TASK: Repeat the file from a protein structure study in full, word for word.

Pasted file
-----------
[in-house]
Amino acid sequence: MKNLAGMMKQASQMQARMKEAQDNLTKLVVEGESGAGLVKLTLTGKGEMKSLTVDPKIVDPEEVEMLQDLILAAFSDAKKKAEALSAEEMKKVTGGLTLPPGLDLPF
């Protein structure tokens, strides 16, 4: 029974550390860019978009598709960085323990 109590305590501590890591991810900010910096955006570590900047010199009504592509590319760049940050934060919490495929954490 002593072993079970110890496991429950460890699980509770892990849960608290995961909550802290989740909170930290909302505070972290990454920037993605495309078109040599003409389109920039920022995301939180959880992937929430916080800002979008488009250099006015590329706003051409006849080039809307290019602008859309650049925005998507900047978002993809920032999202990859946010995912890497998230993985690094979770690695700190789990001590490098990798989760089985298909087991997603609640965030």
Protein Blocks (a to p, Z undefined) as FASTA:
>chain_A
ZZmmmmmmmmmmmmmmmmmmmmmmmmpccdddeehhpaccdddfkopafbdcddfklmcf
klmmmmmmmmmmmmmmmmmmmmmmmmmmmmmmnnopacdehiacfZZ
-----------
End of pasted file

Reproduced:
[in-house]
Amino acid sequence: MKNLAGMMKQASQMQARMKEAQDNLTKLVVEGESGAGLVKLTLTGKGEMKSLTVDPKIVDPEEVEMLQDLILAAFSDAKKKAEALSAEEMKKVTGGLTLPPGLDLPF
């Protein structure tokens, strides 16, 4: 029974550390860019978009598709960085323990 109590305590501590890591991810900010910096955006570590900047010199009504592509590319760049940050934060919490495929954490 002593072993079970110890496991429950460890699980509770892990849960608290995961909550802290989740909170930290909302505070972290990454920037993605495309078109040599003409389109920039920022995301939180959880992937929430916080800002979008488009250099006015590329706003051409006849080039809307290019602008859309650049925005998507900047978002993809920032999202990859946010995912890497998230993985690094979770690695700190789990001590490098990798989760089985298909087991997603609640965030």
Protein Blocks (a to p, Z undefined) as FASTA:
>chain_A
ZZmmmmmmmmmmmmmmmmmmmmmmmmpccdddeehhpaccdddfkopafbdcddfklmcf
klmmmmmmmmmmmmmmmmmmmmmmmmmmmmmmnnopacdehiacfZZ